After his early success in stand-up, acting and extensive voiceover work — including a recurring role as more or less himself in the Police Academy franchise — he transitioned to the other side of the camera, writing, directing and starring in 1991’s Shakes The Clown, a tar-black comedy that jammed econo about a depressed, alcoholic clown who works children’s birthday parties for a living, the high point of which is a rumble between a gang of clowns and a rival gang of mimes (more on this below). It remains a landmark of boozy gallows humor that was among the first films to pull back the curtain on the notion that clowns, and by extension comedians, are often dark and desperate characters, crying-on-inside, needy and self-medicating. The Boston Globe’s Betsy Sherman called it “the Citizen Kane of alcoholic clown movies.”

His 2012 film God Bless America is about an unlikely duo that go on a cross-country killing spree wasting assholes, bigots and sociopaths of every The Show With Two Headsstripe that foretold the grimly darkening onset of Trump’s America. His 2015 documentary Call Me Lucky told the true story of Barry Crimmins, a veteran Boston comic/childhood sexual abuse survivor turned online pedophile hunter. He is currently touring The Show With Two Heads with fellow stand-up comedian Dana Gould which stops at Underground Arts on Sunday. Last week, I got Bobcat on the horn.

DISCUSSED: Impeachment, Shakes The Clown, Reverend Horton Heat, time machines, Nirvana’s Bleach, pedophiles, Little Murders, AOL, prophecy, the Whiskey a Go Go, Kurt Cobain, the fall of the New Rome, Robin Williams, nude rappelling, Judd Apatow, RuPaul and The Psyclone Rangers.

PHAWKER: Howdy! How are ya?


PHAWKER: So let’s just jump right into it. You probably have no recollection of this fact, but you and I have a history. We met in 1993 backstage at the Whiskey a Go Go, where my old band The Psyclone Rangers were opening for Reverend Horton Heat. And you came up to me after our set and offered to direct a music video for us.


PHAWKER: Don’t know why it didn’t happen, or why we didn’t take you up on that — probably because we just assumed you were the crazy shouty, high-pitched-voice guy of your stand-up act back then, but then you turned out to be a deep cat and an in-demand director — but it was one of the band’s many, many regrets.

BOBCAT GOLDTHWAIT: [laughs] Let’s go back and do it!

PHAWKER: We could go back in a time machine and get it done. So I want to start out asking you a few things about the distant past and then I want to talk about the current moment we are in since you have proven to be such an insightful and incisive social critic of American life.

BOBCAT GOLDTHWAIT: Well, thank you.

PHAWKER: First, I want to just say for the record that the line from Shakes The Clown — where the clowns get into a rumble with the mimes, “you silent motherfucker!” — remains among the top ten funniest lines in the history of Hollywood comedies.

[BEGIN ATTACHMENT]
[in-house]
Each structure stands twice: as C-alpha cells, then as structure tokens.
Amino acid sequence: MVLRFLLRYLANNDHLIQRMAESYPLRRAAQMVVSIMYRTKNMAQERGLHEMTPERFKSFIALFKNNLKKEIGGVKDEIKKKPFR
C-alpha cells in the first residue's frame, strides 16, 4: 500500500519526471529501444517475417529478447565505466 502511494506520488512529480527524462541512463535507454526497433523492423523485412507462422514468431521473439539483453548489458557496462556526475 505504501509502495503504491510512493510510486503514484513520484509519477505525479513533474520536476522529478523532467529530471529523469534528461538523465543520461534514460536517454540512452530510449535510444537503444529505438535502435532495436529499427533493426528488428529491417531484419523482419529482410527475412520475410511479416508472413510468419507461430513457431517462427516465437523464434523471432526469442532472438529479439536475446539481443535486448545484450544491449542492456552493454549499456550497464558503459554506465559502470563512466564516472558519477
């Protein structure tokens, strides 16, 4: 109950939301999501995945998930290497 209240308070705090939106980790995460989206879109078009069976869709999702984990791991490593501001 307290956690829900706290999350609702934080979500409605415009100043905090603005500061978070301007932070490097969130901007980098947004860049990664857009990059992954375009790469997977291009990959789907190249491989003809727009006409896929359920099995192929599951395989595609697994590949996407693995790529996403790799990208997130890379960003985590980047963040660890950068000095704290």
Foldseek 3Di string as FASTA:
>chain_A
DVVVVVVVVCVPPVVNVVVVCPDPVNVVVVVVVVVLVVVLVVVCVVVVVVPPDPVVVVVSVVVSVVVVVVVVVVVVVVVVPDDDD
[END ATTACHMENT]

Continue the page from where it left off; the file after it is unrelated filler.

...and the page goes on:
BOBCAT GOLDTHWAIT: I can’t even take credit for it. That was an Adam Sandler ad lib.

PHAWKER: Oh really?

BOBCAT GOLDTHWAIT: Yeah, most of that movie was ad libbed, so I can’t really take much credit for the dialogue.

PHAWKER: I was reading up on you and I didn’t realize that you had been hand-picked by Kurt Cobain to open up the west coast dates of the In Utero tour, which proved to be Nirvana’s last shakes_the_clownhurrah…

BOBCAT GOLDTHWAIT: I was in Ann Arbor and Kurt wanted to interview because he liked my stand-up so he interviewed me on a college radio station. He gave me a copy of Bleach, and my friend Tony and I were listening to it in the rental car, and we were saying how this is really good and rock n’ roll kind of sucks these days because we’ll probably never hear from them again — and then a year and a half later I was opening shows for them.

PHAWKER: I read that one night in Oakland that you were lowered down onto the stage on a rope stark naked while Kurt counted down or something…do tell?
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CINEMA: Point Break

May 17th, 2019


JOHN WICK: CHAPTER 3 — PARABELLUM (Dir. by Chad Stahelski, 130 minutes)

Dan Tabor_byline_avatarBY DAN TABOR John Wick: Chapter 3 – Parabellum is the third and surprisingly not final installment of the action franchise directed by Keanu Reeves’ Matrix stunt-double-turned-action-maestro Chad Stahelski. The film once again stars Reeves as the namesake Russian hitman who was first sent down this dark path of vengeance when a group of thugs not only stole his car, but killed the puppy that was gifted to him by his recently departed wife. About a week has passed in Wick’s world since his rampage began so far resulting in roughly 205 on-screen deaths. The hard thing about making a sequel to a film like this is not only the requisite BIGGER, BETTER, MORE, but where do you go from here? While John Wick 3 exceeds all criteria in a sequel that feels right up there with the original, its level of absolute carnage and excess makes it a hard/impossible act to follow.